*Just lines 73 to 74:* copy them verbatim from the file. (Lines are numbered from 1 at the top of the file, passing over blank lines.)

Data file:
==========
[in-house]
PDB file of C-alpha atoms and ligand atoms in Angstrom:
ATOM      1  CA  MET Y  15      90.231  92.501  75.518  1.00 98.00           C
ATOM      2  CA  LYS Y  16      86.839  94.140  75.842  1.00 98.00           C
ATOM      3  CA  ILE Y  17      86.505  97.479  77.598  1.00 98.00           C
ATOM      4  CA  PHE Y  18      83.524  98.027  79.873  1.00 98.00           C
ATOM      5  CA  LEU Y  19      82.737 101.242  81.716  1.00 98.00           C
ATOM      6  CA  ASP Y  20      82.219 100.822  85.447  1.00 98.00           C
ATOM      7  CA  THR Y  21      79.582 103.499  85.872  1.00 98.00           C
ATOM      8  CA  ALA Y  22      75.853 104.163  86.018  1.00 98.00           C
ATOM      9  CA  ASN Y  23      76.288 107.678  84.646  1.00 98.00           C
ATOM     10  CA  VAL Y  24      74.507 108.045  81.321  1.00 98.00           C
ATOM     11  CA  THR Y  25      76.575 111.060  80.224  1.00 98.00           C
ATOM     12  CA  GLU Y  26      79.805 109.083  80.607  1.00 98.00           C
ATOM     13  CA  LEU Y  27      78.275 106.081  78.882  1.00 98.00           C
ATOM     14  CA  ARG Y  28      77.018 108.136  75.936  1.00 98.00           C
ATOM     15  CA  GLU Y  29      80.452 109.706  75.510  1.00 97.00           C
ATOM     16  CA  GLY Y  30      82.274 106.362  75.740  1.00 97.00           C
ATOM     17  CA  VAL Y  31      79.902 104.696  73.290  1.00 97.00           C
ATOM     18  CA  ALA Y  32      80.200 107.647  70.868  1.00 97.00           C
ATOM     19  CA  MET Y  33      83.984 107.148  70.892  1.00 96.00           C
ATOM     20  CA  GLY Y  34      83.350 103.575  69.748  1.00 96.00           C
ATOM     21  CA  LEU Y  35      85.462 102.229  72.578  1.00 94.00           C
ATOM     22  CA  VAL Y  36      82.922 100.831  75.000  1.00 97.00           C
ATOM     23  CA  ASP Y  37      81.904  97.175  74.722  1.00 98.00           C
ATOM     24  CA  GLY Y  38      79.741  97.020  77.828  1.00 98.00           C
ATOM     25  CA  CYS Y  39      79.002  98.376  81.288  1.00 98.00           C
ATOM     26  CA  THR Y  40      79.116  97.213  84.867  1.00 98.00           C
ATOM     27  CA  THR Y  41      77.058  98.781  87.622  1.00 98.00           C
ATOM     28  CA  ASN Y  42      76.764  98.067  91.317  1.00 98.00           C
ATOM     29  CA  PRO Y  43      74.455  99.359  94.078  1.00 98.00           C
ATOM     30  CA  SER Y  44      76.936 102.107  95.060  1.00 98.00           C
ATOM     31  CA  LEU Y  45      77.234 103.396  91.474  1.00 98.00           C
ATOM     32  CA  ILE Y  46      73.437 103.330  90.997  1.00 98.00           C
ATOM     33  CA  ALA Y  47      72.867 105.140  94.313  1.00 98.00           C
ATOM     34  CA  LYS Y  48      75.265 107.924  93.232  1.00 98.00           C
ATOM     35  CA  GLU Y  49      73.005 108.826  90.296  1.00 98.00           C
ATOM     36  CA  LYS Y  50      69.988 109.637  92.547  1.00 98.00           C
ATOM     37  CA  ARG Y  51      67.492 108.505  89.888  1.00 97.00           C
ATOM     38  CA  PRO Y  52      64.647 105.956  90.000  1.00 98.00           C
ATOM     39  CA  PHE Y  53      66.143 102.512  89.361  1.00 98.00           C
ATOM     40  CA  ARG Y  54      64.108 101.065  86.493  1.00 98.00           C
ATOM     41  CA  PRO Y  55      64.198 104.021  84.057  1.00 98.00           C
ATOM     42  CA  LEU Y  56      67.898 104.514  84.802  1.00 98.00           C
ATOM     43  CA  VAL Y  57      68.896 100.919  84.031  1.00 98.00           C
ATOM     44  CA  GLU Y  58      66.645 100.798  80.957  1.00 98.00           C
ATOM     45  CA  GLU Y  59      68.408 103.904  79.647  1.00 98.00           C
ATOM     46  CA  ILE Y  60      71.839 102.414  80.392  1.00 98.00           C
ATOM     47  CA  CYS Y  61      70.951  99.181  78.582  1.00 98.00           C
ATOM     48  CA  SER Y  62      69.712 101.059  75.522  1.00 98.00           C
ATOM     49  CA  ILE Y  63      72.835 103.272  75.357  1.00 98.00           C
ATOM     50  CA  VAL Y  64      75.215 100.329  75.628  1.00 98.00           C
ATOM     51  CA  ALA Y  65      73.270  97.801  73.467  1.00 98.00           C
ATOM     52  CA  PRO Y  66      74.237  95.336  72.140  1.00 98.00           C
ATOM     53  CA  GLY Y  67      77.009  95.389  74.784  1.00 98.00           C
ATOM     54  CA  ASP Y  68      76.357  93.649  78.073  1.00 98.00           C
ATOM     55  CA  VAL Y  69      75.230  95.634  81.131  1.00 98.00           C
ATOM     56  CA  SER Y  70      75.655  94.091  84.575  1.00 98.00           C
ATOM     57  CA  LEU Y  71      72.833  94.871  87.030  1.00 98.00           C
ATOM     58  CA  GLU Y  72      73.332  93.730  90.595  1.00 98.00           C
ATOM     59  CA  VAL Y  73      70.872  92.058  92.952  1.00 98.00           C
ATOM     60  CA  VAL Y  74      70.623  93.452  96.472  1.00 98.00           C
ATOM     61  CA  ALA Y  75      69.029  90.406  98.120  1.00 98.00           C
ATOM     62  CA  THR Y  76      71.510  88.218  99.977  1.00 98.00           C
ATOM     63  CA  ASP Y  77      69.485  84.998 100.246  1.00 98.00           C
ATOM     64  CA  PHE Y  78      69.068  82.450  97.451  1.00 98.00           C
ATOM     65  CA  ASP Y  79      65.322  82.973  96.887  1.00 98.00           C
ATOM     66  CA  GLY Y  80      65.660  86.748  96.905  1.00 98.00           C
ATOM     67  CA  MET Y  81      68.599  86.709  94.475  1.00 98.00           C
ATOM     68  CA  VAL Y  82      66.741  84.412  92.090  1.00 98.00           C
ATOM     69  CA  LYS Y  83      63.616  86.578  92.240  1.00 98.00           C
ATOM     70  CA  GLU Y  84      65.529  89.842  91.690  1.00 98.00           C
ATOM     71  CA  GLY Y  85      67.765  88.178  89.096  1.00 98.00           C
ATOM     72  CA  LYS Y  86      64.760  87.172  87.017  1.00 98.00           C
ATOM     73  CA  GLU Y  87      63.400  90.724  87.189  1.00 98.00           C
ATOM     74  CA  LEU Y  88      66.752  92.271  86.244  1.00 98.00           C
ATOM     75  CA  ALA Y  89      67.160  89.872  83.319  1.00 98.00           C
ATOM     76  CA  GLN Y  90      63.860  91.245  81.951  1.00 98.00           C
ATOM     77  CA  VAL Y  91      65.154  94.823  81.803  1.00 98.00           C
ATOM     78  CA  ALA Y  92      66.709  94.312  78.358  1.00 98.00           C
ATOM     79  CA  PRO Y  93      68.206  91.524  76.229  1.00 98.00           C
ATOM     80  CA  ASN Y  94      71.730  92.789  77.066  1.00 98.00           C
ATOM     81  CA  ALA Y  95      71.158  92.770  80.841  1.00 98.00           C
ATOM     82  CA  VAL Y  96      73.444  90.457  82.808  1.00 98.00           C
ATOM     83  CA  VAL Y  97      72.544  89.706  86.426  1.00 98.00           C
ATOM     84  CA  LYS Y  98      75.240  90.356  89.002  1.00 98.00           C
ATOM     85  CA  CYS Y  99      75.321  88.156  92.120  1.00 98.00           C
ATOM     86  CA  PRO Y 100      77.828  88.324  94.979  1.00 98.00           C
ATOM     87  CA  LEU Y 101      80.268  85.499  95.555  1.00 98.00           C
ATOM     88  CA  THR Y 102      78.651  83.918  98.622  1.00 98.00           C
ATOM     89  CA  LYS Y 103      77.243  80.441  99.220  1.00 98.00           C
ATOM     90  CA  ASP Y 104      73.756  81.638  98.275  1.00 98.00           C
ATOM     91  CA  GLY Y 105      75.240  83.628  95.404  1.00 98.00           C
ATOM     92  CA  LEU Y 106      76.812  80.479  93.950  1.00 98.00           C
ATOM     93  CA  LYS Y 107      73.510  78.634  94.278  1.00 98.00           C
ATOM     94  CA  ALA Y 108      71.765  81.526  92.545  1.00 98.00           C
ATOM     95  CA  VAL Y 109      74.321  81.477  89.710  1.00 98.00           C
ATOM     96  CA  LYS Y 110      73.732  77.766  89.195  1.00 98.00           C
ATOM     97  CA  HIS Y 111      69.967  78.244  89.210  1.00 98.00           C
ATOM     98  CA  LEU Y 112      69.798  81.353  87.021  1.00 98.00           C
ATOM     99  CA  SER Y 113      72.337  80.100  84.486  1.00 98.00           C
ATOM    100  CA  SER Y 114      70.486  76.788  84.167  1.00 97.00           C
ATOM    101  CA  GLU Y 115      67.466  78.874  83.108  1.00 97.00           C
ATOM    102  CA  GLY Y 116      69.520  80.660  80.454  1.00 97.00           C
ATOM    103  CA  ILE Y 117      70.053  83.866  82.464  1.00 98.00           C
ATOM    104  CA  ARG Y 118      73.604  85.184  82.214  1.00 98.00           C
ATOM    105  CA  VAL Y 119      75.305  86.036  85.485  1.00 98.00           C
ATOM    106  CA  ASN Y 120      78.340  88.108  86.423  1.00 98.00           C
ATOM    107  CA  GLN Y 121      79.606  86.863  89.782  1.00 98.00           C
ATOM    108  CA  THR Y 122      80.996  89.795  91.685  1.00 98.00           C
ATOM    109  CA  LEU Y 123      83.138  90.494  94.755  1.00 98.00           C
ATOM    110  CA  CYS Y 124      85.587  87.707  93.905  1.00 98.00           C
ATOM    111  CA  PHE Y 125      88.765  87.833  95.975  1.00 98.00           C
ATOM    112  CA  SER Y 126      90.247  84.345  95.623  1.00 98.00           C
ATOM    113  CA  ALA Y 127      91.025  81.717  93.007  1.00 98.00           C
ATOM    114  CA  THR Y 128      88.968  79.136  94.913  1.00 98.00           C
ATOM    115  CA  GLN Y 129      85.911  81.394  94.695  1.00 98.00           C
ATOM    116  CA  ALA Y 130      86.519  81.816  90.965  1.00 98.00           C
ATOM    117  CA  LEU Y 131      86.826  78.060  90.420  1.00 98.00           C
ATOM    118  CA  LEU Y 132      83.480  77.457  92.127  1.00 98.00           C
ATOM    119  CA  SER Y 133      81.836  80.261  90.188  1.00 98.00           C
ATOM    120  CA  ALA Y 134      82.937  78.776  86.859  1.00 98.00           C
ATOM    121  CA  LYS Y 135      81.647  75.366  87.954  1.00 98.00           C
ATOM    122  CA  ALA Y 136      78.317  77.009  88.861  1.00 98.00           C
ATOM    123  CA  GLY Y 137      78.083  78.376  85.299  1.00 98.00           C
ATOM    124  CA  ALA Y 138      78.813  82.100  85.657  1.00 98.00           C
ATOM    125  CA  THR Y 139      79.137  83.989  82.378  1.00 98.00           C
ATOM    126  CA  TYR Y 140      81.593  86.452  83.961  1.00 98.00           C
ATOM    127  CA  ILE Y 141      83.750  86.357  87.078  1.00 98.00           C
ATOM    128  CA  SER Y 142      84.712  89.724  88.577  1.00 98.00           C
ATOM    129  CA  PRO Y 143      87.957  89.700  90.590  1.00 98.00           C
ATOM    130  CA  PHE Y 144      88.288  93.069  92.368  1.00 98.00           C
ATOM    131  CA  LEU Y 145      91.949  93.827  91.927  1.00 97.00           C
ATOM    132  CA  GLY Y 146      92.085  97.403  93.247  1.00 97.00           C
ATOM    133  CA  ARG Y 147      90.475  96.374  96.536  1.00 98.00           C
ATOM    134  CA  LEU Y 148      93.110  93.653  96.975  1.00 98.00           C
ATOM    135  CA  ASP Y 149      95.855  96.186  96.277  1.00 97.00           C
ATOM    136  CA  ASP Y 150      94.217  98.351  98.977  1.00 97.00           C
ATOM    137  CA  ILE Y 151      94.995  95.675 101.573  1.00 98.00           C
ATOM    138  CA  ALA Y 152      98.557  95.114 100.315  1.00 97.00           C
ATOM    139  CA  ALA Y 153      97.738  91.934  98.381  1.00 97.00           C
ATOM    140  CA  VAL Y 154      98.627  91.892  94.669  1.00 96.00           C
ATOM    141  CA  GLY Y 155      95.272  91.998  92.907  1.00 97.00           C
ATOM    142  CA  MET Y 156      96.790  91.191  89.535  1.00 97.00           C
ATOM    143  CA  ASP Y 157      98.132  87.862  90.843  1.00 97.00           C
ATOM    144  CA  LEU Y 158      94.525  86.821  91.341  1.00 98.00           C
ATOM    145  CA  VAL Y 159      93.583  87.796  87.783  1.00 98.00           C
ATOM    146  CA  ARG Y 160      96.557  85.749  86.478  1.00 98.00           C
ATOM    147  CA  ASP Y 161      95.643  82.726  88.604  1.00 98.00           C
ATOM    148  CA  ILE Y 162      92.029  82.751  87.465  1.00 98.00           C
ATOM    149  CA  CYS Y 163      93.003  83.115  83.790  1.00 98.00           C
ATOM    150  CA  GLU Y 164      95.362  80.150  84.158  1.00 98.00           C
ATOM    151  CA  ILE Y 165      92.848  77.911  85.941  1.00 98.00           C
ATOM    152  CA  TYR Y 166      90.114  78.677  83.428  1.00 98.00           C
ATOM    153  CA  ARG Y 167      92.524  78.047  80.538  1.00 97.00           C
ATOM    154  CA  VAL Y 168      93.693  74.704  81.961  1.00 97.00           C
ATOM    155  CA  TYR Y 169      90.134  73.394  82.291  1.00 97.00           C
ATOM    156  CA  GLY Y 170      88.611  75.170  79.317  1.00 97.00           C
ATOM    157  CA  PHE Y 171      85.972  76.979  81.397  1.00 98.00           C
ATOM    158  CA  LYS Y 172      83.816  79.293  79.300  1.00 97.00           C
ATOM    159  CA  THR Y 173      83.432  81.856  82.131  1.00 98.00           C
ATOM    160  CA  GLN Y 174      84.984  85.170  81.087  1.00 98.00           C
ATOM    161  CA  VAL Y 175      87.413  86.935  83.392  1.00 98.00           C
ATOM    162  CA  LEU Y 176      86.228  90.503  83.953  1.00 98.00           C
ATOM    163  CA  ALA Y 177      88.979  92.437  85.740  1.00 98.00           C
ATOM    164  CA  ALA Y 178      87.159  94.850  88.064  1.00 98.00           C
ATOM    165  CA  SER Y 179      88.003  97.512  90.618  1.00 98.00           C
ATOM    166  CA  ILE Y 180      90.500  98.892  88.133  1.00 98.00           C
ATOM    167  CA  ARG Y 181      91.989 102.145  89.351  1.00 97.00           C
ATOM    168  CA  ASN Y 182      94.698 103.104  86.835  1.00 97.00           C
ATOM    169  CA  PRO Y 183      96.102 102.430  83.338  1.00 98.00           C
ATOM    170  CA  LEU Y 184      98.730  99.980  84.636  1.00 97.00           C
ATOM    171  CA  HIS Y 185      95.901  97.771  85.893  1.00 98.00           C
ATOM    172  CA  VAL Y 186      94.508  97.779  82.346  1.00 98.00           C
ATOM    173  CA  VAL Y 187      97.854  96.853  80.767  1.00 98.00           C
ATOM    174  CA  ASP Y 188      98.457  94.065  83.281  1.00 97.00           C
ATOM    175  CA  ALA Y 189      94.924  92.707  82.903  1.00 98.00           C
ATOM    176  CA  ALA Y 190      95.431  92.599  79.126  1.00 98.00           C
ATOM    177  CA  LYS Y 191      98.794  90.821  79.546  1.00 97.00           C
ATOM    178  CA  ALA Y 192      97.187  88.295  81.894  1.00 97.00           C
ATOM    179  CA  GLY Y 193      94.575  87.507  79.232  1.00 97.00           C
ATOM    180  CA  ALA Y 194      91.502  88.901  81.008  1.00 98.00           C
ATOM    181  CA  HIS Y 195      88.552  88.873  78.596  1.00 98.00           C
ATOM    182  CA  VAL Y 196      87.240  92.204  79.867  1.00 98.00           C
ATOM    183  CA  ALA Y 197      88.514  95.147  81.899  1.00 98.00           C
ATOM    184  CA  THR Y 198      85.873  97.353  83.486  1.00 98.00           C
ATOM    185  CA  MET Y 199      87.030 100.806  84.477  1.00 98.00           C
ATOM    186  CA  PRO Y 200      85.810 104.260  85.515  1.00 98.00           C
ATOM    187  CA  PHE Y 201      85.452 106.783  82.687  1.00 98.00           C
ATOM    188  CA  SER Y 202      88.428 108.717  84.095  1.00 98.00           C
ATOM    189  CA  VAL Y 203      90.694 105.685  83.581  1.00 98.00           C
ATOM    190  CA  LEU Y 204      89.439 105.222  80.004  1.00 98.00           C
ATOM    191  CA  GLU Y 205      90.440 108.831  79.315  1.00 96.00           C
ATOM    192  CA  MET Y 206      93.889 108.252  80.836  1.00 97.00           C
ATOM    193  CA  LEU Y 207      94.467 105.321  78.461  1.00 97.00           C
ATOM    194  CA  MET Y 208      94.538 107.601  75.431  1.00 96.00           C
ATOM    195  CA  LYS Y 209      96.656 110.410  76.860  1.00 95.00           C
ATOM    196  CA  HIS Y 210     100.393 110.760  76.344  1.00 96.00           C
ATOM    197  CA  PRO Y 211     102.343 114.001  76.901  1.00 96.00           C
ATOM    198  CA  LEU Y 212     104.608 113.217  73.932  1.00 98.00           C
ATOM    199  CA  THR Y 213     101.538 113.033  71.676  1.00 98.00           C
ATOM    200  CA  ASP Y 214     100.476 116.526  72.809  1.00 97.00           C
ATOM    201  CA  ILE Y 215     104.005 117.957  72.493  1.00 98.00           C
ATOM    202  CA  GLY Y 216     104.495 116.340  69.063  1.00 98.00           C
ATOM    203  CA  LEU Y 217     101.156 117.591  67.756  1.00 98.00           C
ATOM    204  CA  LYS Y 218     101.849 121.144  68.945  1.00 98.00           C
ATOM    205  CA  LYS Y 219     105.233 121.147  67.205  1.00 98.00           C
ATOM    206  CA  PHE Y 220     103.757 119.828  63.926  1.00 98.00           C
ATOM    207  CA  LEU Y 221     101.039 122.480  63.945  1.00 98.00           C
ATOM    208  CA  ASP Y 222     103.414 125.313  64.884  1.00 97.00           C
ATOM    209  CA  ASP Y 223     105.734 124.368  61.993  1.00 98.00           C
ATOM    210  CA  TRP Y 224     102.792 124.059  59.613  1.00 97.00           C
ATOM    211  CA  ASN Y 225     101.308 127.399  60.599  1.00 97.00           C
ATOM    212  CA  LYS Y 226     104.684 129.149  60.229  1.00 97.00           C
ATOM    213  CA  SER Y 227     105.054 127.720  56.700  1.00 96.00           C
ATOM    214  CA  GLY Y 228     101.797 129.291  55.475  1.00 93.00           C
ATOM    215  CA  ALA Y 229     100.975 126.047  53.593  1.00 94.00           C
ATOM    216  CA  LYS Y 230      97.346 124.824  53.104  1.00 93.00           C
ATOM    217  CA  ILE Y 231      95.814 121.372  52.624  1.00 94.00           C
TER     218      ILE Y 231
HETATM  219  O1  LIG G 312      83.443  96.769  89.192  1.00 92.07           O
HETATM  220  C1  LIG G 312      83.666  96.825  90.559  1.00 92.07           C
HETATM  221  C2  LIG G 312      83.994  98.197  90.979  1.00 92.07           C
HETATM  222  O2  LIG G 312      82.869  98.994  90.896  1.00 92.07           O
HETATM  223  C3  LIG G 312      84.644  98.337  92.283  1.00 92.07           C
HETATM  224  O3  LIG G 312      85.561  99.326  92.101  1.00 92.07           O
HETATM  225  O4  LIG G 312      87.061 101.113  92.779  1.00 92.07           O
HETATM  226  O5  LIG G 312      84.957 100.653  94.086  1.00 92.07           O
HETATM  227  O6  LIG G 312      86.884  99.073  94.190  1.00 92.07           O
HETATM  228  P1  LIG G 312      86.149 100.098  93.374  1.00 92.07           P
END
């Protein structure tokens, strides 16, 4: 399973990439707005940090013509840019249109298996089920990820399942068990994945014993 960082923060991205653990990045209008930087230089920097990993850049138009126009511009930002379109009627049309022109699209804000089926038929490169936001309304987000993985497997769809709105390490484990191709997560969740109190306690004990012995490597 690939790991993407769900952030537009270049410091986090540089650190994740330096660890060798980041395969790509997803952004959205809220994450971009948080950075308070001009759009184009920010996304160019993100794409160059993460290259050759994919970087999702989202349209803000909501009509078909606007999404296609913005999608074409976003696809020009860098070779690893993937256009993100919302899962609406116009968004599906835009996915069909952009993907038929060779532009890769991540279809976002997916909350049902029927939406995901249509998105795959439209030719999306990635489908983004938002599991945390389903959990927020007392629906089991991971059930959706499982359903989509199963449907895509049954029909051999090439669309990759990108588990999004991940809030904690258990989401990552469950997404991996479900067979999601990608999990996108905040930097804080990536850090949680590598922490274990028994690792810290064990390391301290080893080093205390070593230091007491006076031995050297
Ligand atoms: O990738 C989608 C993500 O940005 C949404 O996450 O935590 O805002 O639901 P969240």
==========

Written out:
ATOM     71  CA  GLY Y  85      67.765  88.178  89.096  1.00 98.00           C
ATOM     72  CA  LYS Y  86      64.760  87.172  87.017  1.00 98.00           C